2. Gather, organize and refine the data. If needed, add indexes to improve performance.
  3. Create relationships among tables.
  4. Refine and normalize the database design. ​

Defining the Requirements for Database Design

​To properly define the requirements for a database design, we should answer these questions:

What Kind of Data Are We Storing?

​An answer to this question will help decide what kind of data types our database will need. Each data type consumes a different amount of storage space, so as the data grows, the importance of the answer to this question will probably become more and more apparent.

Do We deal with Big Data Sets?

​An answer to this question will determine how best to approach MySQL. It will decide what kind of storage engine we should use, what flush method should be used, etc. If you want to learn more about how big data interacts with MySQL, consider having a look at an earlier blog post.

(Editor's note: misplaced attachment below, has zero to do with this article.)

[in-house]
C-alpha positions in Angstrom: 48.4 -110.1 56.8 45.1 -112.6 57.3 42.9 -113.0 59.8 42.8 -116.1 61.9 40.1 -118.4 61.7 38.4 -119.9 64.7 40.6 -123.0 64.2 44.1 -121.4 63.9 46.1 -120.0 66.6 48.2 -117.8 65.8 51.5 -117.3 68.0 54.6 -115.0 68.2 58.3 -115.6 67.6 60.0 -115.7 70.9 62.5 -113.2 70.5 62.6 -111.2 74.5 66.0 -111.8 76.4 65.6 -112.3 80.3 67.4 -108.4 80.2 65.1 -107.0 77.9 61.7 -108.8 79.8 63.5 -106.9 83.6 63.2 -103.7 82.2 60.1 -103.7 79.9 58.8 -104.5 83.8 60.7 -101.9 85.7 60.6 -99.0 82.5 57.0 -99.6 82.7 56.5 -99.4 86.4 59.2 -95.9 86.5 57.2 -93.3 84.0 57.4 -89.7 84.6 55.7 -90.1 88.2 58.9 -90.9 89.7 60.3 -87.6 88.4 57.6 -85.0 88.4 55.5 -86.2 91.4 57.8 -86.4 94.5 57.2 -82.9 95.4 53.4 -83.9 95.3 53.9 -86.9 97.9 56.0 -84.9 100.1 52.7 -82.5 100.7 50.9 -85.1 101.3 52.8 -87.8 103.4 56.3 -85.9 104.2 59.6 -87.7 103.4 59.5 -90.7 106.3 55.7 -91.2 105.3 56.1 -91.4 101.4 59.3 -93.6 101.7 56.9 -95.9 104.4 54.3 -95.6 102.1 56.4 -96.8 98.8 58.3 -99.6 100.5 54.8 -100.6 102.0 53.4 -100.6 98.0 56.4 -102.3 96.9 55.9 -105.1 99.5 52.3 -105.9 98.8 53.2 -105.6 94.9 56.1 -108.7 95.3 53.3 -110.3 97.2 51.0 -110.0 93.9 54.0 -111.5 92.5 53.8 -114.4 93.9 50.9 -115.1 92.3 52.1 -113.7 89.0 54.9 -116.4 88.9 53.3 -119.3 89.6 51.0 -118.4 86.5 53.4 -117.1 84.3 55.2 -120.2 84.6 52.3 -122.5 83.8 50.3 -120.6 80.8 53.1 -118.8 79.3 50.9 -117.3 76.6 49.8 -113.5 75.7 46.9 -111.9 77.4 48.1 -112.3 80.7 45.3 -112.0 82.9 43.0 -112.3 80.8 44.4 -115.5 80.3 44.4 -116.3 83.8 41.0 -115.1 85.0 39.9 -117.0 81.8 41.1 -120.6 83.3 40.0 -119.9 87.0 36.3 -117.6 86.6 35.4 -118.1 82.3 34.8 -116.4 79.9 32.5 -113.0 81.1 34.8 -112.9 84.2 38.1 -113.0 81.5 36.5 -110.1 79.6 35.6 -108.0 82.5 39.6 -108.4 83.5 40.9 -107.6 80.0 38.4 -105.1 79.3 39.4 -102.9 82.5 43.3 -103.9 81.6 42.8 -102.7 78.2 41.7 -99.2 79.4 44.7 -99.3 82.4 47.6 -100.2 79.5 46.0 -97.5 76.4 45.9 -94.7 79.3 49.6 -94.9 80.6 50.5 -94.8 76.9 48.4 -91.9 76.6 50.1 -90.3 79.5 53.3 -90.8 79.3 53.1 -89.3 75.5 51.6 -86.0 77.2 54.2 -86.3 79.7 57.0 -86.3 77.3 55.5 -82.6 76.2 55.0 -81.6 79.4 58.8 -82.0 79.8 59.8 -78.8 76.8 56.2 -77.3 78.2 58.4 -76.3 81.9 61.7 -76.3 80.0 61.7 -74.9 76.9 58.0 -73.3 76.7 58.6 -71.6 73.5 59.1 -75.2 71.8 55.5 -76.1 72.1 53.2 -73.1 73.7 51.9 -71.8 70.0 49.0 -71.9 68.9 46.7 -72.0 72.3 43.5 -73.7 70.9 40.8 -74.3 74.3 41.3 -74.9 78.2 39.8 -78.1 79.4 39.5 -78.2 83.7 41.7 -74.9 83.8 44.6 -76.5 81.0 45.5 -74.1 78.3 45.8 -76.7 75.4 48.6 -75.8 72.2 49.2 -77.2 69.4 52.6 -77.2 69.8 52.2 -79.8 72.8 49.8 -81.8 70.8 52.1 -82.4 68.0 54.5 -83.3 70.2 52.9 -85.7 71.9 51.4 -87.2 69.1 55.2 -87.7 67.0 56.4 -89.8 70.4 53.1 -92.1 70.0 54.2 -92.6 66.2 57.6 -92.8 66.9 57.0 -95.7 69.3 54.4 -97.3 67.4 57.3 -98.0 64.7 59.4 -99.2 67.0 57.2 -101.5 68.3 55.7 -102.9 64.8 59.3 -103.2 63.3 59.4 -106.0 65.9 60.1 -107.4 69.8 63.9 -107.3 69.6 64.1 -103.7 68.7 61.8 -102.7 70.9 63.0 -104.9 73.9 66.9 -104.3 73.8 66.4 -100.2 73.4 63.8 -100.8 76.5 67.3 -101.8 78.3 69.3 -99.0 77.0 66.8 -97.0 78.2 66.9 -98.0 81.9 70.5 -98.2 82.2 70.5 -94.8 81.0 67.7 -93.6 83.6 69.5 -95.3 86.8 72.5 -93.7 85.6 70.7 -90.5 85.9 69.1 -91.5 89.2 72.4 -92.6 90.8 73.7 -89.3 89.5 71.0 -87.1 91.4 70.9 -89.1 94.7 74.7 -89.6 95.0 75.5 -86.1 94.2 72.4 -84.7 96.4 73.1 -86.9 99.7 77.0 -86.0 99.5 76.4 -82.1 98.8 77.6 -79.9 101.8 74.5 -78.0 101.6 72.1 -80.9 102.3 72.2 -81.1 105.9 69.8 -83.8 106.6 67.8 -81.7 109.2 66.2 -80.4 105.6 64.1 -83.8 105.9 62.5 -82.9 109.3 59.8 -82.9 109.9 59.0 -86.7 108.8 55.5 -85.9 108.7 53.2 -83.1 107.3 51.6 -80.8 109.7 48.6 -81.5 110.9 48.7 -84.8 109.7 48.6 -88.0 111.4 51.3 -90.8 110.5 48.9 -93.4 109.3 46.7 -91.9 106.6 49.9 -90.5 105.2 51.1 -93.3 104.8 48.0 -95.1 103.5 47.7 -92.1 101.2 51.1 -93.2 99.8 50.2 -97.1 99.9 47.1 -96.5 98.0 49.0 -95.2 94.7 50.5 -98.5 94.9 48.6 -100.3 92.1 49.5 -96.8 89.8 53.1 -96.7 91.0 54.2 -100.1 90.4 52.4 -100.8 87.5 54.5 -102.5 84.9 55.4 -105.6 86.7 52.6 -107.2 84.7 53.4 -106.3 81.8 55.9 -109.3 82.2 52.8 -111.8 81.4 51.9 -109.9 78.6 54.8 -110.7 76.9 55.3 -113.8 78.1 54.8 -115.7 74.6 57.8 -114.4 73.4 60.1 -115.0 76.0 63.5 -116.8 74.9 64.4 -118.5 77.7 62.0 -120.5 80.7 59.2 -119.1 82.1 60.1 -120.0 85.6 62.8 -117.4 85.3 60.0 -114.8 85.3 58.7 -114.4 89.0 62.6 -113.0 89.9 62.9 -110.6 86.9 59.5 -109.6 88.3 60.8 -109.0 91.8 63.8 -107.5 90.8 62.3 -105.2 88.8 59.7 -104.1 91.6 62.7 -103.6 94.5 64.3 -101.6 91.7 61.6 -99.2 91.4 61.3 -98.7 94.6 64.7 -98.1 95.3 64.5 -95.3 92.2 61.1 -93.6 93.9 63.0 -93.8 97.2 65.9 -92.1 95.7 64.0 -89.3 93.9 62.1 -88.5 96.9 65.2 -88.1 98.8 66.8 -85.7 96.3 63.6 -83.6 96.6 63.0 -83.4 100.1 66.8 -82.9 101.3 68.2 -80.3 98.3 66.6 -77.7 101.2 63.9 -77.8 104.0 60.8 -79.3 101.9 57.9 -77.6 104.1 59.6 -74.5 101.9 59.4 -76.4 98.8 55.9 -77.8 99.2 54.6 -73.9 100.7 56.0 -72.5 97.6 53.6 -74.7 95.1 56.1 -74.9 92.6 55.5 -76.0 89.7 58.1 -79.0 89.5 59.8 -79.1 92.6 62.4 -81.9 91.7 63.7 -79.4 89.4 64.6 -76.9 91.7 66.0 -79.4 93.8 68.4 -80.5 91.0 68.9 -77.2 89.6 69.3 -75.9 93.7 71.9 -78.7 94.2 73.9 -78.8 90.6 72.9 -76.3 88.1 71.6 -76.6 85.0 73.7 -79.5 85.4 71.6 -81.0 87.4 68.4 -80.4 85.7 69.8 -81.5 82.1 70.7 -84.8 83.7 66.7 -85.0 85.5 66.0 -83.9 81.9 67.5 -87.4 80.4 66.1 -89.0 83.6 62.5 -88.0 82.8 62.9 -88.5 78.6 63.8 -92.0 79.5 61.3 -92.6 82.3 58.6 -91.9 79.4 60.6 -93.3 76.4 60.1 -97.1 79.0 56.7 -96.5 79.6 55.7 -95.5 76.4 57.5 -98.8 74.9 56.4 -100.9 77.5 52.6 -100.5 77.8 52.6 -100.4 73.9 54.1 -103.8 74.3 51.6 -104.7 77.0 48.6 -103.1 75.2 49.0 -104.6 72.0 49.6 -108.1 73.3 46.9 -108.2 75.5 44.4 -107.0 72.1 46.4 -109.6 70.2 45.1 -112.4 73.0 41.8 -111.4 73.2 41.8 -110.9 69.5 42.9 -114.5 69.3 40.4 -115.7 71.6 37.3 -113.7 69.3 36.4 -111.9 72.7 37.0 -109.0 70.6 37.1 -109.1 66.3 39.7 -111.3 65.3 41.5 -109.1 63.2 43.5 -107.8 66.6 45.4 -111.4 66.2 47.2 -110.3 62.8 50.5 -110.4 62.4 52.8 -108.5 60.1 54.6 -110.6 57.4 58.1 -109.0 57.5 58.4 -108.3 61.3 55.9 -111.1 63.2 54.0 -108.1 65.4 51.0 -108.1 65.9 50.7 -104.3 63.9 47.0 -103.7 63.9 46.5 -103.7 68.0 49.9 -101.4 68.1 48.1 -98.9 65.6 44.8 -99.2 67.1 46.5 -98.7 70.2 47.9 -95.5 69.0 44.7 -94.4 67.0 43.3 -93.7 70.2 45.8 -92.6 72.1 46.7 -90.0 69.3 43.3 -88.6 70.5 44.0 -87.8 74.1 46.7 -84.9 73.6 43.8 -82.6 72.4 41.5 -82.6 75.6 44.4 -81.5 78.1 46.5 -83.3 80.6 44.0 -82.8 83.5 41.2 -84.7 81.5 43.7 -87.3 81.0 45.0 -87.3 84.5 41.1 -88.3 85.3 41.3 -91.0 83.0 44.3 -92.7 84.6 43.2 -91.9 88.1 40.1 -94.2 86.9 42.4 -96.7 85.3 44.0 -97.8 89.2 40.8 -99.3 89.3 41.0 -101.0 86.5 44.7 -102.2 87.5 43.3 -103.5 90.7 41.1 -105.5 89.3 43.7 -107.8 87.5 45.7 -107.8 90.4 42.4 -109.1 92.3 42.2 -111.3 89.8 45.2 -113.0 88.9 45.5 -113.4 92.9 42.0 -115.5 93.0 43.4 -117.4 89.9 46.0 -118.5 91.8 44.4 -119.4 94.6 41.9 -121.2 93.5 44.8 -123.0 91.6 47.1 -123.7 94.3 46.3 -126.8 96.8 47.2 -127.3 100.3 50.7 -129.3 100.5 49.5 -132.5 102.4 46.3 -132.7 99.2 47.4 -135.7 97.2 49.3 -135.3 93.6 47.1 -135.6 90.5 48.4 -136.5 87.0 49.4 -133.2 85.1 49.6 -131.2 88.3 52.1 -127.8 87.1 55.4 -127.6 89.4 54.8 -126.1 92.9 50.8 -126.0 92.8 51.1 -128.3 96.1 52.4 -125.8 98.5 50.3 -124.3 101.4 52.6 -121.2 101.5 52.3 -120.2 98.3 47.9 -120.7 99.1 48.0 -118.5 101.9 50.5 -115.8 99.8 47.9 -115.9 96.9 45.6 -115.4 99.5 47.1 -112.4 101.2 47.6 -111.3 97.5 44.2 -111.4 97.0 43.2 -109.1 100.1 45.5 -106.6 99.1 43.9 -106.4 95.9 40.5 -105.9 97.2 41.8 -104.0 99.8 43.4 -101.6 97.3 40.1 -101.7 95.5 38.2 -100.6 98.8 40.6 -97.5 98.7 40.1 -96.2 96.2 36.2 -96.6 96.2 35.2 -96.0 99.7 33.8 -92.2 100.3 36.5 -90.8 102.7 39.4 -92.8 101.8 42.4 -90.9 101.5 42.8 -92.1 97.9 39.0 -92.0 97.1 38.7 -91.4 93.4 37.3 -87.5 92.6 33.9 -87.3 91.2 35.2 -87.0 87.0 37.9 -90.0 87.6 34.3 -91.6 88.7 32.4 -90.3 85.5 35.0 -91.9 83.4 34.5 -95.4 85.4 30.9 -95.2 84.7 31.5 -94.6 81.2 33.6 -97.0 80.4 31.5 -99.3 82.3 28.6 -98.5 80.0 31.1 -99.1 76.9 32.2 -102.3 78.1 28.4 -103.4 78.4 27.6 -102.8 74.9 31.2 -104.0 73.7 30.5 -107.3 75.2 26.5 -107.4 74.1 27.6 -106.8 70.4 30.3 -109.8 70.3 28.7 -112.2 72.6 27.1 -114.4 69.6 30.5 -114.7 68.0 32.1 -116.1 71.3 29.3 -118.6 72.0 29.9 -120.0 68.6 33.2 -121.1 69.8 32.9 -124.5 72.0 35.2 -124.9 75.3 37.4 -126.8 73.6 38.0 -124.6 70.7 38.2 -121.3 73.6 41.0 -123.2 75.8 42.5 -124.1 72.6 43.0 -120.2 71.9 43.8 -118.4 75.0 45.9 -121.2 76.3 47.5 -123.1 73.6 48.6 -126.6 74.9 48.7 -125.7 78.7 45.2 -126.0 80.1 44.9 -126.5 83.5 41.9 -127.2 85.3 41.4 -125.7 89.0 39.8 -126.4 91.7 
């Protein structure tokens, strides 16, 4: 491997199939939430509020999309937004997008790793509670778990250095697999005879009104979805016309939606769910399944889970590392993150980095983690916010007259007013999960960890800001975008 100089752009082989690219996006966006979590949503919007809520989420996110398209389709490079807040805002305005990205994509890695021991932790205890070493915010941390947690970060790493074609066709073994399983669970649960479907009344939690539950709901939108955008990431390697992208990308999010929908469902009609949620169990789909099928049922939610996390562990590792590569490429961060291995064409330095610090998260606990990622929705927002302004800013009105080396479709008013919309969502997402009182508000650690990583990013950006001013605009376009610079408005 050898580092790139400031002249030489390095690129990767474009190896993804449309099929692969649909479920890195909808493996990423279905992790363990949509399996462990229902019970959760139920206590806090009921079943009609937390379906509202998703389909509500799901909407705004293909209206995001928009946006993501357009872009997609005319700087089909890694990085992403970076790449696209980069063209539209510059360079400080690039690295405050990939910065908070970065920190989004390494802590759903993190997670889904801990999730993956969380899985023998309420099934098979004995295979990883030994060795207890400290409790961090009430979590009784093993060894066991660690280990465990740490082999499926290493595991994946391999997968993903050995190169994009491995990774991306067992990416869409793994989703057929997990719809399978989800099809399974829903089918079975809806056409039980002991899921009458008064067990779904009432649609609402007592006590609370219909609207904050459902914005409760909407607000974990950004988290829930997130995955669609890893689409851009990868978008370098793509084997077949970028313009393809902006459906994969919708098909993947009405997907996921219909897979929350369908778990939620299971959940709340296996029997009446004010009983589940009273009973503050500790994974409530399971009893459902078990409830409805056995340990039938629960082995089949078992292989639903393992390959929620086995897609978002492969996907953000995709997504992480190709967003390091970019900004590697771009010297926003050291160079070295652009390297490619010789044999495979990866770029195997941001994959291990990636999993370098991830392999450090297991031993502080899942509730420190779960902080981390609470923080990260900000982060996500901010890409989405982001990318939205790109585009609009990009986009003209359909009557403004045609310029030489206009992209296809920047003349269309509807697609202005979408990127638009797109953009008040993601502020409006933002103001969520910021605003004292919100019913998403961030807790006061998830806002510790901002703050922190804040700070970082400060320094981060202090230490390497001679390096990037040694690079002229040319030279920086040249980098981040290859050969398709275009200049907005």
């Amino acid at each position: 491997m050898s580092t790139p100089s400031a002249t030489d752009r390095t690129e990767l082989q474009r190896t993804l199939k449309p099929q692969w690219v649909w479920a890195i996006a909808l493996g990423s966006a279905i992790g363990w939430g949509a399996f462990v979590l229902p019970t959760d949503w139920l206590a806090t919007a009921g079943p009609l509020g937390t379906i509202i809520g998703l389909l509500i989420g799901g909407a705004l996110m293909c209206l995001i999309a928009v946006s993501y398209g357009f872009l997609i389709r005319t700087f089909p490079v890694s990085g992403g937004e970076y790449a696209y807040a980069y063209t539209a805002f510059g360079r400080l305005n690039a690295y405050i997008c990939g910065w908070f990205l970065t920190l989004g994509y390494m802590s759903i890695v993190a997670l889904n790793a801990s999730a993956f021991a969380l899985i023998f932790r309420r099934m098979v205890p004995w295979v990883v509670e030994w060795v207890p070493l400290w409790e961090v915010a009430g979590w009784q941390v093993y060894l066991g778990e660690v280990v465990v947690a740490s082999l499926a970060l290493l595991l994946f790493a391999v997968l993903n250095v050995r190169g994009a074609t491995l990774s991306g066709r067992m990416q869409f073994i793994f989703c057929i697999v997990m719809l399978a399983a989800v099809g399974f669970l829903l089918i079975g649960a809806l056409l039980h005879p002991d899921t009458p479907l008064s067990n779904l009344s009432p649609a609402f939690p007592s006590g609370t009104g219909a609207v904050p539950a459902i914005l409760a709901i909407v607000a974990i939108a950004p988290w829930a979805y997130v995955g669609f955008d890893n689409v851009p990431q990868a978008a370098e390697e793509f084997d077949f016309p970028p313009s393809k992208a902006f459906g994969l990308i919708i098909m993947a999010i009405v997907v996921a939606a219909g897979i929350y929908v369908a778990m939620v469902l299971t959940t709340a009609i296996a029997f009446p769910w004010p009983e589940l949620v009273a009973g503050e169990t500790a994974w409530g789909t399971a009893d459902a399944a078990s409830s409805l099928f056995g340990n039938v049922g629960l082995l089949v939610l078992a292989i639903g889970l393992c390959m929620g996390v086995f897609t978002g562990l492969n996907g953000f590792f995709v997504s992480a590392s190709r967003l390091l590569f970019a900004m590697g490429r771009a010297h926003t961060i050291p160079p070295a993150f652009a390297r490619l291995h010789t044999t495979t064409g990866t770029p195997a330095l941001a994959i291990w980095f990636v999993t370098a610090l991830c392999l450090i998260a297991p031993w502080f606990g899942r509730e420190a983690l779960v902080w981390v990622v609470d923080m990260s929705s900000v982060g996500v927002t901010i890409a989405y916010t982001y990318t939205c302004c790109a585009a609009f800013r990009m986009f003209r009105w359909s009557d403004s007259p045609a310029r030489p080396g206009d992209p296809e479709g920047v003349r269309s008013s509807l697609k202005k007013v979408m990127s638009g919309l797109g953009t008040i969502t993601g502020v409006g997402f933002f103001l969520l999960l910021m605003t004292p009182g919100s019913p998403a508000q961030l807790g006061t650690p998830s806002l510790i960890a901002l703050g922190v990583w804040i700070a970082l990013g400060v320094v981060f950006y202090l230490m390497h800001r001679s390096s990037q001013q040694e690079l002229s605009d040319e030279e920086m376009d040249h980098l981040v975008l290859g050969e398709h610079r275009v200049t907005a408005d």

What Kind of MySQL Queries Do We Run?

​An answer to this question will determine whether we need to use indexes or not, what kind of indexes do we need to use, and when. It will determine what kind of storage engine we should use, and if we run a web application together with MySQL, it might even impact the process of web application development.

What Kind of Queries Are Run Most Frequently?

An answer to this question should determine whether it's appropriate to use indexes for our use case (remember, indexes slow down INSERT performance while speeding up SELECT queries), it will determine whether we need to normalize (or denormalize) your database schemas, it might determine how we will further develop your applications that interact with MySQL, etc.

Do We Need Indexes?

An answer to this question will heavily depend on what kind of queries our database is running. If we deal with many SELECT queries but avoid INSERT queries, indexing may be great. In other cases, indexes might not be feasible.

What Kind of Indexes Do We Need?